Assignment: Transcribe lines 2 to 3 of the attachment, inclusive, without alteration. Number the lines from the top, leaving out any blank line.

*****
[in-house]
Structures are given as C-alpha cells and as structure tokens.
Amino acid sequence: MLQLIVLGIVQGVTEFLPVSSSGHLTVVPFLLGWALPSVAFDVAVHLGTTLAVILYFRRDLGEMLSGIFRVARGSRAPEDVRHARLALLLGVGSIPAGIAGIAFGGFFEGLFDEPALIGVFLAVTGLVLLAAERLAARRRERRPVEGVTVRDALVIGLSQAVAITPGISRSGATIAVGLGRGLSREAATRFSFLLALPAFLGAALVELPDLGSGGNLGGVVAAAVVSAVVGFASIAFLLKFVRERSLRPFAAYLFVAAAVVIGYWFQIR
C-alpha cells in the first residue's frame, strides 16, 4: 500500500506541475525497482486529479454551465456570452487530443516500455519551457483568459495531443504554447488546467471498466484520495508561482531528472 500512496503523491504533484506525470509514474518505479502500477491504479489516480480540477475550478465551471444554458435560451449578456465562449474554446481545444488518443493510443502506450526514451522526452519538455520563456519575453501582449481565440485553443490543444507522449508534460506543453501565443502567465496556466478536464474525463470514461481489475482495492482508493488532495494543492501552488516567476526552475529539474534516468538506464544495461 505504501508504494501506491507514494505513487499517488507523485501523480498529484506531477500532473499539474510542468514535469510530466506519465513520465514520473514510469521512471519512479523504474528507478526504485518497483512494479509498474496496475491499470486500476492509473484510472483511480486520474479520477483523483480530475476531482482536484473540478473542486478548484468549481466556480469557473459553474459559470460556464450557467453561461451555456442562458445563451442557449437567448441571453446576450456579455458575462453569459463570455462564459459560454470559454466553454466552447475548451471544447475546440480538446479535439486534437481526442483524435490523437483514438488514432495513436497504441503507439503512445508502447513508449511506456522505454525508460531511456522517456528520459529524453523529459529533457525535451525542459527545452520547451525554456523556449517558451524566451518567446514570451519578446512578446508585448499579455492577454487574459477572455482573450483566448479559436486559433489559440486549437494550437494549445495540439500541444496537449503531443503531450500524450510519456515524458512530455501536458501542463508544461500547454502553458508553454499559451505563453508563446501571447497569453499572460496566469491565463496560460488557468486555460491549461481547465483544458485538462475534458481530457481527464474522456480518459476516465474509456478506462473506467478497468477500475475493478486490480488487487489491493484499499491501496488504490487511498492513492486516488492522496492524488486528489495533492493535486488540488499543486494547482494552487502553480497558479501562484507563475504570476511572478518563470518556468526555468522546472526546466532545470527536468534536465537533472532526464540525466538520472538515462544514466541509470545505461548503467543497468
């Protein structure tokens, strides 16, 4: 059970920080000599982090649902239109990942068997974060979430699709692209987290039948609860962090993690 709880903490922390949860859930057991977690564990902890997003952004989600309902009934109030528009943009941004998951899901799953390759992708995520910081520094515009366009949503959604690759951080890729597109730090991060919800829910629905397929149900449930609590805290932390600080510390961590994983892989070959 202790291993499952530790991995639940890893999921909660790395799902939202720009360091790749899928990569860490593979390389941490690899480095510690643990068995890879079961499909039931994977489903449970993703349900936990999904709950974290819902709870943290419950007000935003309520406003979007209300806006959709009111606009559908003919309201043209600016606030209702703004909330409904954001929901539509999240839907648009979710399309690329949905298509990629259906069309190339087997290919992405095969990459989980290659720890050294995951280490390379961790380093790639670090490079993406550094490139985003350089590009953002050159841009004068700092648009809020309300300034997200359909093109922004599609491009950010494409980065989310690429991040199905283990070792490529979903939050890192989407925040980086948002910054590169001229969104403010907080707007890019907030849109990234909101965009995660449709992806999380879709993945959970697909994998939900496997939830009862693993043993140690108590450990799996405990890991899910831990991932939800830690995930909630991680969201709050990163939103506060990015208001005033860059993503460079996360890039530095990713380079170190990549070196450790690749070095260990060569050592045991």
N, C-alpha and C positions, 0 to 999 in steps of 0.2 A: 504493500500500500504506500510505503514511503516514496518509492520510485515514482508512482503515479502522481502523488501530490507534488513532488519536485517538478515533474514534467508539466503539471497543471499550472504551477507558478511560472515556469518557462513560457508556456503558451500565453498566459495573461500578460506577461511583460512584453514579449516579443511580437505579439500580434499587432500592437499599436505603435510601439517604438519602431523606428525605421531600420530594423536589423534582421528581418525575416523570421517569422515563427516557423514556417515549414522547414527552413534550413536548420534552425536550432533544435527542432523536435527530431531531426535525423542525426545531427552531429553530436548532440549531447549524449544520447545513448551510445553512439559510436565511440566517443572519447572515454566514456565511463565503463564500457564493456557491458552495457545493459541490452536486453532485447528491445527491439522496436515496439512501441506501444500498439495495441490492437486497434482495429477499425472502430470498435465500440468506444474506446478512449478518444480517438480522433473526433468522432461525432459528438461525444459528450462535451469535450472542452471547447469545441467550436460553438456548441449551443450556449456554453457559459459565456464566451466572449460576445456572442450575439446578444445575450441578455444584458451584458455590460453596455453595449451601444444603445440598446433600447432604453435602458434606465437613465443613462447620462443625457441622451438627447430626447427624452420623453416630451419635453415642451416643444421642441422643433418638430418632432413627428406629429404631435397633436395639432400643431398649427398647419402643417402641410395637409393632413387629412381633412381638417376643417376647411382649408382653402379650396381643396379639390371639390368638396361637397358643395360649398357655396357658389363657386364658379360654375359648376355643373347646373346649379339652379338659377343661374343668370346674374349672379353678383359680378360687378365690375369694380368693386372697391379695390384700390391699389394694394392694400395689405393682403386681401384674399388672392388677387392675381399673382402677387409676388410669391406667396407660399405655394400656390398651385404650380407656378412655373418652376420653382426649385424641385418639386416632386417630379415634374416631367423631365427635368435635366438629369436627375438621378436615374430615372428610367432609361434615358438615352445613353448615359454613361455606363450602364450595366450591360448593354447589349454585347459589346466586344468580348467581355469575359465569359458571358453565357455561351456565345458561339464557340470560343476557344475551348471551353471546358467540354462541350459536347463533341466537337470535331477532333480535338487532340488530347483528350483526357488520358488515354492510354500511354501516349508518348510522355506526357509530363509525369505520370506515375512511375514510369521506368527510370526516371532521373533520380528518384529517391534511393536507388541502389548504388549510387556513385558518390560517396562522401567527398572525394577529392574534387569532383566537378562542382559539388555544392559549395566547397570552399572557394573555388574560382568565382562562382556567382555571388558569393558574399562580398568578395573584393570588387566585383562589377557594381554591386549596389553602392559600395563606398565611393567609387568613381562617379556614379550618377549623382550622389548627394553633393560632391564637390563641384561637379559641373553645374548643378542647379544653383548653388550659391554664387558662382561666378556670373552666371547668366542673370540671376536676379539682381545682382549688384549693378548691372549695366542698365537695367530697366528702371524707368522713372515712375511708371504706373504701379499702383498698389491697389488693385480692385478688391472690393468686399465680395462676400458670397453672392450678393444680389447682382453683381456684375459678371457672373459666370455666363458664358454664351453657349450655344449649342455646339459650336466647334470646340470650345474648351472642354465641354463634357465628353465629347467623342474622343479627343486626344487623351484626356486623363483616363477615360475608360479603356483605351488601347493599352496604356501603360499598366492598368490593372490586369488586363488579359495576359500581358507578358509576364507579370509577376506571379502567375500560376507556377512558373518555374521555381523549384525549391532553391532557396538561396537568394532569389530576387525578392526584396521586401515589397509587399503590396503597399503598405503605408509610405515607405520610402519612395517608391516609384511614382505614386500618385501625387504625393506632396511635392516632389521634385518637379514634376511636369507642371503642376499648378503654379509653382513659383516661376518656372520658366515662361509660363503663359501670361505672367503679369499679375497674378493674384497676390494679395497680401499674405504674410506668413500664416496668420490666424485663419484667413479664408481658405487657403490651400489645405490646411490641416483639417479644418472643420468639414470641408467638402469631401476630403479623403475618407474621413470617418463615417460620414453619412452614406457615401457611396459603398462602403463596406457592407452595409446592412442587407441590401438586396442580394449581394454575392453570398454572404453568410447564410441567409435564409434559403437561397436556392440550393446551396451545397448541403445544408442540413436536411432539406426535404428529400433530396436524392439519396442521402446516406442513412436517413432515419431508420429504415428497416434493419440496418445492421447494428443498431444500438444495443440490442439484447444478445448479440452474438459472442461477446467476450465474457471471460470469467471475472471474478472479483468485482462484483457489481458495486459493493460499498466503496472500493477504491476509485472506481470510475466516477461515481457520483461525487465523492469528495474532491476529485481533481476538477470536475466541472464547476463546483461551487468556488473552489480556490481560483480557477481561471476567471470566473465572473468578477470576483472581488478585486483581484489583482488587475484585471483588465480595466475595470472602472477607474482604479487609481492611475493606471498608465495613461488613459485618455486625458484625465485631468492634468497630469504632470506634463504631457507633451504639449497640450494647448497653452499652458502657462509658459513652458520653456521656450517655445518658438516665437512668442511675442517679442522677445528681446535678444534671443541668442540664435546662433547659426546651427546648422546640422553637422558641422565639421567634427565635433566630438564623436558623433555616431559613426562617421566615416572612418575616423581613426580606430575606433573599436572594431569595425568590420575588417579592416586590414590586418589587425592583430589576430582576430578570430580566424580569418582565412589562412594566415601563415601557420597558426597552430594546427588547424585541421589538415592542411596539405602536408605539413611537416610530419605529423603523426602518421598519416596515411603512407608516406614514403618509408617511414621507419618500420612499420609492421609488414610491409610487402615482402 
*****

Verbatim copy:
Structures are given as C-alpha cells and as structure tokens.
Amino acid sequence: MLQLIVLGIVQGVTEFLPVSSSGHLTVVPFLLGWALPSVAFDVAVHLGTTLAVILYFRRDLGEMLSGIFRVARGSRAPEDVRHARLALLLGVGSIPAGIAGIAFGGFFEGLFDEPALIGVFLAVTGLVLLAAERLAARRRERRPVEGVTVRDALVIGLSQAVAITPGISRSGATIAVGLGRGLSREAATRFSFLLALPAFLGAALVELPDLGSGGNLGGVVAAAVVSAVVGFASIAFLLKFVRERSLRPFAAYLFVAAAVVIGYWFQIR